Furthermore, attorneys claim Xarelto’s risks are significantly higher than Eliquis and Pradaxa. These are other popular new generation anticoagulants.

“Xarelto is the worst in class of the new blood thinners,” said an attorney for Hartman. “The serious health complications suffered by thousands of patients could have been avoided if physicians were properly instructed about the risks, and if patients were given the choice to switch to Eliquis and Pradaxa, which are safer and far more effective.”

Former FDA chief David Kessler added yet more fuel to the fire during his trial testimony. Kessler told jurors that Xarelto’s warning label lacked critical information about the severity of the drug’s potential bleeding risks.

Xarelto Loss Going Forward

As a result of the overwhelming evidence, the Philadelphia jury ordered J&J and Bayer to pay $1.8 million in actual damages and $26 in punitive damages. The jury levied these punitive damages to punish J&J and Bayer for exploiting patients and physicians to further their own financial interests. Xarelto is now Bayer’s top-selling product. It generated $3.2 billion in sales last year alone. Xarelto is J&J’s third-biggest seller, bringing in $2.3 billion in 2016. This goes a long way to replace J&J’s profits from its Remicade arthritis treatment, which lost patent protection a year ago. These lost profits are a large part of J&J’s devious mechanizations to fraudulently market Xarelto.

The companies announced Tuesday that they plan to appeal the Xarelto loss. However, many are speculating that this could be a turning point in the litigation. And, the companies still face more than 20,000 cases pending in the federal proceedings and 1,500 in Pennsylvania state court.



Consumer Advocacy Group Calls for Benicar Ban

By Emily Cox

Benicar ban

On the heels of a $300 million Benicar (olmesartan) settlement, a consumer advocacy group has petitioned the FDA to institute a formal Benicar ban.

The organization Public Citizen that Ralph Nader originally founded formally petitioned the FDA on November 15. The group is calling for the Benicar ban due to the controversial blood pressure medication’s “life-threatening” side effects.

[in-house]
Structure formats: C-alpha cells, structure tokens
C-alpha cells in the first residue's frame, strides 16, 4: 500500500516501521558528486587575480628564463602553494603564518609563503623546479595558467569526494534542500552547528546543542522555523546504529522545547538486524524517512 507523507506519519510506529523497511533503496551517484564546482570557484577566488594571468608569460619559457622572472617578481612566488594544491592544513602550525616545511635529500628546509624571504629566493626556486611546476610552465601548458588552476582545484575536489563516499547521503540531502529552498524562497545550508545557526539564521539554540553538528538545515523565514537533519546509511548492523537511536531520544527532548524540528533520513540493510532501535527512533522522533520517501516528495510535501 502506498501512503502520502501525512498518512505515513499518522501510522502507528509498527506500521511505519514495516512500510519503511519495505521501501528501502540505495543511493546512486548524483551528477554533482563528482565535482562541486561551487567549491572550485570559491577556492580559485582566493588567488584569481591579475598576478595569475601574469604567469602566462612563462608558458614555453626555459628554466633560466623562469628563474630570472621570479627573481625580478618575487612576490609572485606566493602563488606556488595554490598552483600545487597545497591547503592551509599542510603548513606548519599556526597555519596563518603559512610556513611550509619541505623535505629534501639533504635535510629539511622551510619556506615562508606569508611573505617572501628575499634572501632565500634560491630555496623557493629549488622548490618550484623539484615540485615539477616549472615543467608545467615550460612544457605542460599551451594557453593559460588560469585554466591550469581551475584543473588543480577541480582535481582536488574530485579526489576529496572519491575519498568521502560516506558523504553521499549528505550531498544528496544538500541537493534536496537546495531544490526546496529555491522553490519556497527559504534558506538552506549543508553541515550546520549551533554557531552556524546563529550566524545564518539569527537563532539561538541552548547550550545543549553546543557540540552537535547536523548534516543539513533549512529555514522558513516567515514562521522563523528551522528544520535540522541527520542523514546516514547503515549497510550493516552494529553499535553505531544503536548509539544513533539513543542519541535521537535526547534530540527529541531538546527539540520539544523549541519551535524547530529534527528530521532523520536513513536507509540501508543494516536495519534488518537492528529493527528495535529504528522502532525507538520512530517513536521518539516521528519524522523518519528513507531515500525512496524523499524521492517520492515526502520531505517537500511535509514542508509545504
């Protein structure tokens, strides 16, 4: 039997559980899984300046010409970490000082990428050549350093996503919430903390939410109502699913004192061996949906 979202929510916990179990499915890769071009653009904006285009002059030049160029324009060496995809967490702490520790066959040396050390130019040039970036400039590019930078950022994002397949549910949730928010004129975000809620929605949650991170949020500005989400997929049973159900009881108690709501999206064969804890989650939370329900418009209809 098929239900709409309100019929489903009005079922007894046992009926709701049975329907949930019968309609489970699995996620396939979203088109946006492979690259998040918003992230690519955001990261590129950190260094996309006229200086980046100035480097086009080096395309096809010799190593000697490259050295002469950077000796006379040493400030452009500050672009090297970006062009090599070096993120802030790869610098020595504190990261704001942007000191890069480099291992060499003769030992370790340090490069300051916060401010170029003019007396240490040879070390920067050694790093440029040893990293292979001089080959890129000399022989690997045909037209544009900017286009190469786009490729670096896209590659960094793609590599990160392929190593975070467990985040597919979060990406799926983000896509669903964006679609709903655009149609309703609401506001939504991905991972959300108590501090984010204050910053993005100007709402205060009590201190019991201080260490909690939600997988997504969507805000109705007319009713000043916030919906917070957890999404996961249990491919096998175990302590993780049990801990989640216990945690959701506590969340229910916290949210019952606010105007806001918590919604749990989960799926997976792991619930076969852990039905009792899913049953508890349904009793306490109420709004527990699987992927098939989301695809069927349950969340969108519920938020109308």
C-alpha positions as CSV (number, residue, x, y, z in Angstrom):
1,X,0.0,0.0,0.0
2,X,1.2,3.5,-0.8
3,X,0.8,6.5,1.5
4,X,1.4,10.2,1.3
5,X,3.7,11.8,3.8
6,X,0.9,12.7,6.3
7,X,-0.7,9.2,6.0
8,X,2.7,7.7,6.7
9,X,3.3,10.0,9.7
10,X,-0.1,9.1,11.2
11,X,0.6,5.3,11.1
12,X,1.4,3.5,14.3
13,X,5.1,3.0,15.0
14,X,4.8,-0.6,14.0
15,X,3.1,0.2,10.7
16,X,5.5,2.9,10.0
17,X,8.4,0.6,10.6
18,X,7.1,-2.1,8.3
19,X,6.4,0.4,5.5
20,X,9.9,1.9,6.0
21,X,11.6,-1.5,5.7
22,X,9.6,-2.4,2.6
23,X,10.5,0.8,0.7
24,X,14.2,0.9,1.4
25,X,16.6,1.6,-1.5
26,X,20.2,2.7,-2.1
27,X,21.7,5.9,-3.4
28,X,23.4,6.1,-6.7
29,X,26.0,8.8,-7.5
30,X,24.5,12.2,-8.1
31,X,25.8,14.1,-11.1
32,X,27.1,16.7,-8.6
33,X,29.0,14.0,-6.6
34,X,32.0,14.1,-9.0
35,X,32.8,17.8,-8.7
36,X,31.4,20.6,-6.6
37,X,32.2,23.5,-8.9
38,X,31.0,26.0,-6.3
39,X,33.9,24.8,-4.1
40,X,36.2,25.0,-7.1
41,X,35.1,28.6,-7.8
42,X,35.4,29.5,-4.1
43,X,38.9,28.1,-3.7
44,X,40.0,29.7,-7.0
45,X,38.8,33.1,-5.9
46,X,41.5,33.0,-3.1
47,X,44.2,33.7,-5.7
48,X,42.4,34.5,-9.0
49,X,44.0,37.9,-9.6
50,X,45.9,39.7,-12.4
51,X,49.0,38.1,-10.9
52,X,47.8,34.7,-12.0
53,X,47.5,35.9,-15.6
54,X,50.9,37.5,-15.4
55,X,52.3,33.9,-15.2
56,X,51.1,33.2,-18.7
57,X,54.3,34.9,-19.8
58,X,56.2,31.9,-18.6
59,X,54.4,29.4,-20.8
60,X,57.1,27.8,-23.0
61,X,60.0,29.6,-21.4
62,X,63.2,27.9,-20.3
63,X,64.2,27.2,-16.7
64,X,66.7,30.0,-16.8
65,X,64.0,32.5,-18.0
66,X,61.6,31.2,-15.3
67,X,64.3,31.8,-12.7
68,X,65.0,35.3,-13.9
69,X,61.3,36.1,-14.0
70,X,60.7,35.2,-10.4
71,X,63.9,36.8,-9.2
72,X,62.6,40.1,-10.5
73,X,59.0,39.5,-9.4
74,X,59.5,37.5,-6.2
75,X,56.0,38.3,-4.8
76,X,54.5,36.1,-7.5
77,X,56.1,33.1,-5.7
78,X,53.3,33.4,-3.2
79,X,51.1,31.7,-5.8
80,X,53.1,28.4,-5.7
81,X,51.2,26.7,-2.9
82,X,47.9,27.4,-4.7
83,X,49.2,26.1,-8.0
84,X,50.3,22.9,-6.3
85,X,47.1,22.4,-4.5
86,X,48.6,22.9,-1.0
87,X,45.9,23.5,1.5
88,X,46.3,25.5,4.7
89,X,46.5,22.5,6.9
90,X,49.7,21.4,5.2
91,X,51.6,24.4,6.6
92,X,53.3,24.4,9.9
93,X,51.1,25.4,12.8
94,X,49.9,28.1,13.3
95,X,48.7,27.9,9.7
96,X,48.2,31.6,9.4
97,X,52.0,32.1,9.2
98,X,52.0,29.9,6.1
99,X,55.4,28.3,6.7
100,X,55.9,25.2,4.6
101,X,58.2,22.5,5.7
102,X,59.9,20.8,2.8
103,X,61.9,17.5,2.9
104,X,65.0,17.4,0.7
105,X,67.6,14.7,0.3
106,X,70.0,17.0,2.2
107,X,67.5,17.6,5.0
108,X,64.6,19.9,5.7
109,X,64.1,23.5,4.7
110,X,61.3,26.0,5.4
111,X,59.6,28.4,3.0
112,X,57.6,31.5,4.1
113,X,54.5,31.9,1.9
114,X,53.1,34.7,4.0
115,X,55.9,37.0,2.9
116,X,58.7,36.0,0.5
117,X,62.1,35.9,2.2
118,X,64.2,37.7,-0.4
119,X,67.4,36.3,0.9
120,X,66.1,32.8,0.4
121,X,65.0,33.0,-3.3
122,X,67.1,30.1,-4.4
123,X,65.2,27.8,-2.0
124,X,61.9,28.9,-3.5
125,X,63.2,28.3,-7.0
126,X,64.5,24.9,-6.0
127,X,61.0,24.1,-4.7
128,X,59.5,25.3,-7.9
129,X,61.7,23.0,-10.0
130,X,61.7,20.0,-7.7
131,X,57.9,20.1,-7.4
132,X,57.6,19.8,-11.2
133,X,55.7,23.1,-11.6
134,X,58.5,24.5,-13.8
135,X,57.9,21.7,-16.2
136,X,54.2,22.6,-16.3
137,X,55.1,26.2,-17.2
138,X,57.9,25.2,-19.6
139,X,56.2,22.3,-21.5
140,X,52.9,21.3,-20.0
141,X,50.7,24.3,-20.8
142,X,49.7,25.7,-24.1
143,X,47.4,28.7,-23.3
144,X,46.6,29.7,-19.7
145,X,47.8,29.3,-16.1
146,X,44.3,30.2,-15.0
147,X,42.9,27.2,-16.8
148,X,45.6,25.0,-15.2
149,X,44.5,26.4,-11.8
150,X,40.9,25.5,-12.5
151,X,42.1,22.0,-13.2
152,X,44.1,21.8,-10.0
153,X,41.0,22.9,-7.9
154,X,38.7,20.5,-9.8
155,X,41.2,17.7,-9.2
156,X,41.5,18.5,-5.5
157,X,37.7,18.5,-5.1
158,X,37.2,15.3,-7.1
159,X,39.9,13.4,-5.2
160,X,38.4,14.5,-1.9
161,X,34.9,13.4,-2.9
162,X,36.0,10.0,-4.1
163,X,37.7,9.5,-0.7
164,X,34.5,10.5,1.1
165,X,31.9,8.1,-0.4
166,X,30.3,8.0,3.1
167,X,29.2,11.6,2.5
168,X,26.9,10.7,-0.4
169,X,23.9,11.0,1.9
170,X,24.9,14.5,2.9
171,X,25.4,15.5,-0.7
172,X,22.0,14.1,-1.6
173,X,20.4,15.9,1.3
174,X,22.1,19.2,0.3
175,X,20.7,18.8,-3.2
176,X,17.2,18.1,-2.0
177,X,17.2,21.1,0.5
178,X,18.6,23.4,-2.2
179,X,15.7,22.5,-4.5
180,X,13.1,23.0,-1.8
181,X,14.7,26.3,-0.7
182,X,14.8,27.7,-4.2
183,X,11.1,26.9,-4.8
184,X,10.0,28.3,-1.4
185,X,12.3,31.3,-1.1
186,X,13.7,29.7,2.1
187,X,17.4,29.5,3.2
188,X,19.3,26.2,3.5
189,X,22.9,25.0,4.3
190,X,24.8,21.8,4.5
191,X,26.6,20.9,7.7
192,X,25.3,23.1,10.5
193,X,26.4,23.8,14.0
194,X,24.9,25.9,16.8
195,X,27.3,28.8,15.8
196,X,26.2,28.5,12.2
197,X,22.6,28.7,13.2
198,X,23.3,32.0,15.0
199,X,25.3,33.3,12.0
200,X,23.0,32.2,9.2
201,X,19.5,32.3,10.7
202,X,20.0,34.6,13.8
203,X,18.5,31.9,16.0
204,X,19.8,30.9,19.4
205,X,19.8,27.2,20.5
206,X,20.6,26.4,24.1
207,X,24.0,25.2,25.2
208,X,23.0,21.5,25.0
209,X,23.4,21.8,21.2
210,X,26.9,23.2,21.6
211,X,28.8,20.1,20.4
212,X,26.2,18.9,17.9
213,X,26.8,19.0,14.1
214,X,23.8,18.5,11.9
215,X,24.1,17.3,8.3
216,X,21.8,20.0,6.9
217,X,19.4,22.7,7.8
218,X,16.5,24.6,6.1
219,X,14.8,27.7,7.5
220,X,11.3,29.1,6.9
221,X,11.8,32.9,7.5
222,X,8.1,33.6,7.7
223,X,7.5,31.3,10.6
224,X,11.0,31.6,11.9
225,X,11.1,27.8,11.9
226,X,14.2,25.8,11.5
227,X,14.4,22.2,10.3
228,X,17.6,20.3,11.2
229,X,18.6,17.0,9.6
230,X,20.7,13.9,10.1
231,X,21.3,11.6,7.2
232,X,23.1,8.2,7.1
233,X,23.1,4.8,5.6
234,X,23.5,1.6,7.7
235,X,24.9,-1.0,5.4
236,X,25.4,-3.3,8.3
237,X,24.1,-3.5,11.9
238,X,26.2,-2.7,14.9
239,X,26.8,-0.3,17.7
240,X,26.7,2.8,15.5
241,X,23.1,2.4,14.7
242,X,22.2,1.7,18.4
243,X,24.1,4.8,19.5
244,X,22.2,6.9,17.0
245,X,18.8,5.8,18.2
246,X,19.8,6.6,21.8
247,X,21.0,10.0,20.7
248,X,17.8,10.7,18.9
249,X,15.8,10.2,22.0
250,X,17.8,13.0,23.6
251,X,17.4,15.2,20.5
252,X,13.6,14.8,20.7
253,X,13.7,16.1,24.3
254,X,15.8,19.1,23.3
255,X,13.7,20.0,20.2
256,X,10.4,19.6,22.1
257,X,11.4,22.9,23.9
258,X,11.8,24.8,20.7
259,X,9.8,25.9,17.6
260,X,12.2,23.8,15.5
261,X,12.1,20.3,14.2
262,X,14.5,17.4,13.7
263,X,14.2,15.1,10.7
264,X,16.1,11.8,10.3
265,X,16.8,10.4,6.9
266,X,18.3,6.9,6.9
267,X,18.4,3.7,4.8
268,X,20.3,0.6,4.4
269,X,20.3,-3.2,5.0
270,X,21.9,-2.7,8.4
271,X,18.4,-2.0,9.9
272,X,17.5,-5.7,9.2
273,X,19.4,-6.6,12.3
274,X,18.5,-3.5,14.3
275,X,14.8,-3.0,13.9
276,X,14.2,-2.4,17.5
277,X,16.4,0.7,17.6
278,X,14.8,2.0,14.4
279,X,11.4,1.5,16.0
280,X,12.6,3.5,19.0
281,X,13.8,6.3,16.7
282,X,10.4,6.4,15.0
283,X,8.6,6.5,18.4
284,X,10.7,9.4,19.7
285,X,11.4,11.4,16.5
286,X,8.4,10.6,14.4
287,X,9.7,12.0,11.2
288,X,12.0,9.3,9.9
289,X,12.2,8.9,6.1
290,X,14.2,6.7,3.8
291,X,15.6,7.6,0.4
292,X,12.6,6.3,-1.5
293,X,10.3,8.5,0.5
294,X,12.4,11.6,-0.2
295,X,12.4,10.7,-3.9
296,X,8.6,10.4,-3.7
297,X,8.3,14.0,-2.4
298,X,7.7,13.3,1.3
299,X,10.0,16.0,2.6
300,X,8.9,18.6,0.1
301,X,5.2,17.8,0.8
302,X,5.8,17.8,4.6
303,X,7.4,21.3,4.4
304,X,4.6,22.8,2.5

“Keeping the medication on the market would continue to put hypertension patients’ lives at risk for the sake of corporate profits,” the organization warned in a press release after it sent the 20-page petition to the FDA. The FDA has acknowledged receiving the Benicar ban petition. However, it is still not known what the agency will do with the petition. Historically, the FDA has taken years to consider similar requests. Meanwhile, Benicar patients will continue to suffer serious side effects and weight loss. These stem from a severe gastrointestinal condition that often requires hospitalization.

Benicar causes sprue-like enteropathy. The condition “leads to severe and chronic diarrhea, vomiting, abdominal pain and weight loss,” Public Citizen states.

“The condition is called sprue-like enteropathy because of its similarity to sprue or celiac disease – a gastrointestinal illness triggered by gluten ingestion. However, unlike with celiac disease, sprue-like enteropathy does not improve with a gluten-free diet.”

The debilitating condition can be misdiagnosed as celiac disorder, leading to ineffective treatment protocols.

Benicar Ban Background

Benicar is a hypertension drug that the FDA indicates for the treatment and management of high blood pressure. Olmesartan is effective in this role. However, patients and Public Citizen indicate that Benicar side effects and risks far outweigh the benefits. Furthermore, other hypertension medications are equally effective at lowering blood pressure. And, they do it without dire side effects like sprue-like enteropathy, illness, and weight loss. Benicar, Azor, Benicar HCT, and Tribenzor are unique in their link to sprue-like enteropathy. Consequently, manufacturers are facing product liability lawsuits and Public Citizen wants the drugs off the market.